Andreas: Couldn't agree more. A couple of years ago, after that Special Report on New Media that you saw, I flew to an offsite management meeting outside of London to give a presentation about our future. One of the points I made and still try to drive home is that links are our new currency. (Which is why, at that time, I advised making the whole site free. Today the site is free, so everyone can link to it). I want as many people coming in "from underneath and sideways" as come in through the front door (the home page). That means they come in through links.
In future, I would expect that most people will come to us from their RSS readers, email and IM links, and of course Google results. Fantastic! My dream is that when a student is doing a research paper on, say, World War II, the first link on his Google search is our original archive article from the week when Hitler invaded Poland. Or something like that. But you can only get that magic when all our articles are deeply, richly linked. And part of that is linking OUT.
As Dave Winer says, the more you send them away, the more they come back. I think we can do much better in that way. I'd love to have every article full of outgoing links to the specific pages that support the point being made....
You raise another point, which is "community". yes, we have found that our readers identify strongly with our brand almost as if it made them a personality type, a bit as Mac people are NOT Windows people, for example. In short, we already ARE a social network (in the old-fashioned sense) and could well become an online social network as well. That does not mean that we will open a Facebook challenger. But social networking is becoming part of all successful sites, and we won't be an exception. Stay tuned....
Daniel: Just a footnote on Facebook. The Economist has a fan club on Facebook, now with nearly 15,000 members, called "Sir - I am rather fond of your publication The Economist". It points to the sense of community that can grow up spontaneously around our brand. This is something we can tap into online.
What is The Economist definition of success?
Andreas: Funny you should ask that. I'm writing my first book right now, and it's about success and failure in life, and how they're both impostors, as Kipling said. But that's on a personal note.
Wearing The Economist's hat, as corny as it sounds, I would guess that John M might actually answer with our motto: "to take part in a severe contest between intelligence, which presses forward, and an unworthy, timid ignorance obstructing our progress." Success would be to keep winning that contest. Ideally, while being read by ever more people and charging ever more to advertisers trying to reach those people. In short, nothing "new".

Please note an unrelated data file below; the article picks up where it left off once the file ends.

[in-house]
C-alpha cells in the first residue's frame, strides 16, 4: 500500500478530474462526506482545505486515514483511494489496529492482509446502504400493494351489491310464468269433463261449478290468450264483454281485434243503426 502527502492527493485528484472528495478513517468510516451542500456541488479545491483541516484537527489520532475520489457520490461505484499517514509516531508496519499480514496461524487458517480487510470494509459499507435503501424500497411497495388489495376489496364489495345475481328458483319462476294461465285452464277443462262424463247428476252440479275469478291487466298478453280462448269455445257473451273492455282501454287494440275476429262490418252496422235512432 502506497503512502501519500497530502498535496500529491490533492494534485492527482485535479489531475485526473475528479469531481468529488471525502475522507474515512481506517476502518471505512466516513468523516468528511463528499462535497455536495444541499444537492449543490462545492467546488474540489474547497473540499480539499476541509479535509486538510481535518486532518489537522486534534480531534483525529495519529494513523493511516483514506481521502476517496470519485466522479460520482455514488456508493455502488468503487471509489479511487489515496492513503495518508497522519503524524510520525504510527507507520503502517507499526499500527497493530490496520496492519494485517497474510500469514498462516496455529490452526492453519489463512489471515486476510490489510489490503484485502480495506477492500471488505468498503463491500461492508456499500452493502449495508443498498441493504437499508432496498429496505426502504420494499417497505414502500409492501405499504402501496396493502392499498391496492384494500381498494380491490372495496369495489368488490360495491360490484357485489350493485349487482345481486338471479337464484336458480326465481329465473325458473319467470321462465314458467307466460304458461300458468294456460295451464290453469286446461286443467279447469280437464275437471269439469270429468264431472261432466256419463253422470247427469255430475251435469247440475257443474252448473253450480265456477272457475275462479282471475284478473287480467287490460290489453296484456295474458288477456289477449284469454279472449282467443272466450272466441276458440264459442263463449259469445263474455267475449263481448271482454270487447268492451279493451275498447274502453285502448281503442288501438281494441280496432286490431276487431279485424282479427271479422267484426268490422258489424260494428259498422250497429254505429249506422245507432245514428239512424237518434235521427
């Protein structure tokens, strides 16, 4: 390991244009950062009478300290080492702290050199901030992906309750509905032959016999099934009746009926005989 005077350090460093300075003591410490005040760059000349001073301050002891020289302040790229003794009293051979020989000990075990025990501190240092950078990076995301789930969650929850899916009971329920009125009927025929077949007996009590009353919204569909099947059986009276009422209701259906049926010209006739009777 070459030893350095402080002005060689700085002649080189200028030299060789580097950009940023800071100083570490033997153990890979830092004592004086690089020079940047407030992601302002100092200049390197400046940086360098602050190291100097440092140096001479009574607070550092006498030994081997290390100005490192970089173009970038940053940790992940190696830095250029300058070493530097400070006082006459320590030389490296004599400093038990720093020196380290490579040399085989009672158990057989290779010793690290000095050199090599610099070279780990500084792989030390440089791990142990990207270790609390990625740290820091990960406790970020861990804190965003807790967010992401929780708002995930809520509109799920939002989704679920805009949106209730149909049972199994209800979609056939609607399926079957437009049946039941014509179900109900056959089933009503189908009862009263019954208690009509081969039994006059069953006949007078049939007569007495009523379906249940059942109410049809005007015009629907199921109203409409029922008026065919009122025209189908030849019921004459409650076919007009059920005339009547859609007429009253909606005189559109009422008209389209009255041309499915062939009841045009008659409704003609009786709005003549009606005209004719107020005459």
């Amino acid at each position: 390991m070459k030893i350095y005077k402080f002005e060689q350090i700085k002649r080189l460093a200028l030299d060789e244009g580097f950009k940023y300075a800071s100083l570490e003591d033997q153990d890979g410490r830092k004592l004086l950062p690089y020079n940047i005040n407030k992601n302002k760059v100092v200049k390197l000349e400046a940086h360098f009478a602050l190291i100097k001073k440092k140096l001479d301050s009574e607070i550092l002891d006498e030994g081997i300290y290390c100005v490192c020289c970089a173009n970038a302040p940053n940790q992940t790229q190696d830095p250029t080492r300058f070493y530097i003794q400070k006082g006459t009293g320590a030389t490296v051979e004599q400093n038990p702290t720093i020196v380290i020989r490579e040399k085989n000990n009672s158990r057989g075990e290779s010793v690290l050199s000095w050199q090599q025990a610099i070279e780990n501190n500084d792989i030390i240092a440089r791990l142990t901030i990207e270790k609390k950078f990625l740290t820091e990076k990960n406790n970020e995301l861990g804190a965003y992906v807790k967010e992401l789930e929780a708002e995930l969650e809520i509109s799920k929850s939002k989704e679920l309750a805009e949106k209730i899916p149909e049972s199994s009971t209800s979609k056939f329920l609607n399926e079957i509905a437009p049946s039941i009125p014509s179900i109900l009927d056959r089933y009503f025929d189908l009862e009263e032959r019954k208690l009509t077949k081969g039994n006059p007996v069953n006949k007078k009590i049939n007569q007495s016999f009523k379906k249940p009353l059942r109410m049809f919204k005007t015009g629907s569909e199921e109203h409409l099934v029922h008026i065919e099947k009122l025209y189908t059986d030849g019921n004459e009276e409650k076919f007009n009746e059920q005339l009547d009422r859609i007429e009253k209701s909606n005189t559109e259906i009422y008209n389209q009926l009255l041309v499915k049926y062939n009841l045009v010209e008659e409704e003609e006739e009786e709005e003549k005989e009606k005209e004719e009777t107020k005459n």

In the advertising business, creatives keep swipe files for inspiration. Musicians have artists who have helped sharpen their style. What influences you?
Andreas: All the great writers I have every read, and all the great conversationalists, thinkers, and questioners and storytellers. I personally think that we at The Economist can do better in story-telling, so I try to inject more people and wit and humour and anecdote into my articles than some of my colleagues do. My favourite writer and page in our magazine is probably Ann Wroe and her Obituary column, which does all those things very well.
Is there still a place for traditional editors in the 21st century? I believe we do need editors.
Andreas: For a while I was afraid that there might NOT be, but now I think the editors will be needed more than ever. Check out, for instance, TED . I was talking to Chris Anderson (no relation to my former colleague who is now editor of Wired) who is TED's "curator". TED is, in a way, like The Economist.
It aims at the most demanding people in the world and tries to challenge them. It does this by curating content. There is a role for algorithms, but human beings will always want to be exposed to ideas that the people they trust find most interesting. It's as simple as that. And a few editors will become those trusted curators. Media brands are nothing more than the reputation of the curators behind them. It will be a golden age of editors/curators.
Anything I have not asked you'd like to comment on?
Andreas: Actually, I don't know what you're planning to write, so I don't know. We could go on forever. So much to discuss.
And so we could. Thank you Andreas and Daniel. This has been a most interesting exploration behind the scenes at Economist.com.
What would you, as reader and listener, suggest as the next implementation for Economist.com?
[UPDATE: Videographics are a new feature of Economist.com where the static charts of the print edition are brought to life. This is an image, go to Economist.com for the video.]